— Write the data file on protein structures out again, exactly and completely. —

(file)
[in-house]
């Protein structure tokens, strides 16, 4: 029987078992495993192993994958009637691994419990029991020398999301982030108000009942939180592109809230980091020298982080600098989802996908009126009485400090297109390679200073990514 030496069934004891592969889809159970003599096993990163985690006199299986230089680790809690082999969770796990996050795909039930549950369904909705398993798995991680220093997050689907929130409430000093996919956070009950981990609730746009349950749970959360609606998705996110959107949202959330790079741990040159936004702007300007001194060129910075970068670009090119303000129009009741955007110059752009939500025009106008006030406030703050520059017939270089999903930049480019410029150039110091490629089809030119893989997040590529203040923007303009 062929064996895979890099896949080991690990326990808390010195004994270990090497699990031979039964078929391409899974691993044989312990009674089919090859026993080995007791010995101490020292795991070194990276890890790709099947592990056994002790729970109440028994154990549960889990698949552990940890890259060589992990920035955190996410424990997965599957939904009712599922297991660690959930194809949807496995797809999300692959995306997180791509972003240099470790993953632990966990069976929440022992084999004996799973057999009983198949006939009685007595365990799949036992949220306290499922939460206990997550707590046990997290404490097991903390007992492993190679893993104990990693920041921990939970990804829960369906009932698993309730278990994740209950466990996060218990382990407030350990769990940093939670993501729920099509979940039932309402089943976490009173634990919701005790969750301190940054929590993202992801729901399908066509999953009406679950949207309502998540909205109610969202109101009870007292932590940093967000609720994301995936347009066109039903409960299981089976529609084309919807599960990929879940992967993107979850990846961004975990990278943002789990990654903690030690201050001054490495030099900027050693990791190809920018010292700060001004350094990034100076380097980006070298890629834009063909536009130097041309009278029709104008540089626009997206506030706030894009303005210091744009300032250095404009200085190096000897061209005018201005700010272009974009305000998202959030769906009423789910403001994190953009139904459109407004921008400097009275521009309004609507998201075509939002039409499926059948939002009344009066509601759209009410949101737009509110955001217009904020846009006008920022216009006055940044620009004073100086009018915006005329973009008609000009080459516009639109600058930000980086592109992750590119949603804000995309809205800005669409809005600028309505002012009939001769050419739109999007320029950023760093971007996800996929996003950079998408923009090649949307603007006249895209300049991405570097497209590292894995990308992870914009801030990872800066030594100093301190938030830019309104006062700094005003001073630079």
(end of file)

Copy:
[in-house]
């Protein structure tokens, strides 16, 4: 029987078992495993192993994958009637691994419990029991020398999301982030108000009942939180592109809230980091020298982080600098989802996908009126009485400090297109390679200073990514 030496069934004891592969889809159970003599096993990163985690006199299986230089680790809690082999969770796990996050795909039930549950369904909705398993798995991680220093997050689907929130409430000093996919956070009950981990609730746009349950749970959360609606998705996110959107949202959330790079741990040159936004702007300007001194060129910075970068670009090119303000129009009741955007110059752009939500025009106008006030406030703050520059017939270089999903930049480019410029150039110091490629089809030119893989997040590529203040923007303009 062929064996895979890099896949080991690990326990808390010195004994270990090497699990031979039964078929391409899974691993044989312990009674089919090859026993080995007791010995101490020292795991070194990276890890790709099947592990056994002790729970109440028994154990549960889990698949552990940890890259060589992990920035955190996410424990997965599957939904009712599922297991660690959930194809949807496995797809999300692959995306997180791509972003240099470790993953632990966990069976929440022992084999004996799973057999009983198949006939009685007595365990799949036992949220306290499922939460206990997550707590046990997290404490097991903390007992492993190679893993104990990693920041921990939970990804829960369906009932698993309730278990994740209950466990996060218990382990407030350990769990940093939670993501729920099509979940039932309402089943976490009173634990919701005790969750301190940054929590993202992801729901399908066509999953009406679950949207309502998540909205109610969202109101009870007292932590940093967000609720994301995936347009066109039903409960299981089976529609084309919807599960990929879940992967993107979850990846961004975990990278943002789990990654903690030690201050001054490495030099900027050693990791190809920018010292700060001004350094990034100076380097980006070298890629834009063909536009130097041309009278029709104008540089626009997206506030706030894009303005210091744009300032250095404009200085190096000897061209005018201005700010272009974009305000998202959030769906009423789910403001994190953009139904459109407004921008400097009275521009309004609507998201075509939002039409499926059948939002009344009066509601759209009410949101737009509110955001217009904020846009006008920022216009006055940044620009004073100086009018915006005329973009008609000009080459516009639109600058930000980086592109992750590119949603804000995309809205800005669409809005600028309505002012009939001769050419739109999007320029950023760093971007996800996929996003950079998408923009090649949307603007006249895209300049991405570097497209590292894995990308992870914009801030990872800066030594100093301190938030830019309104006062700094005003001073630079």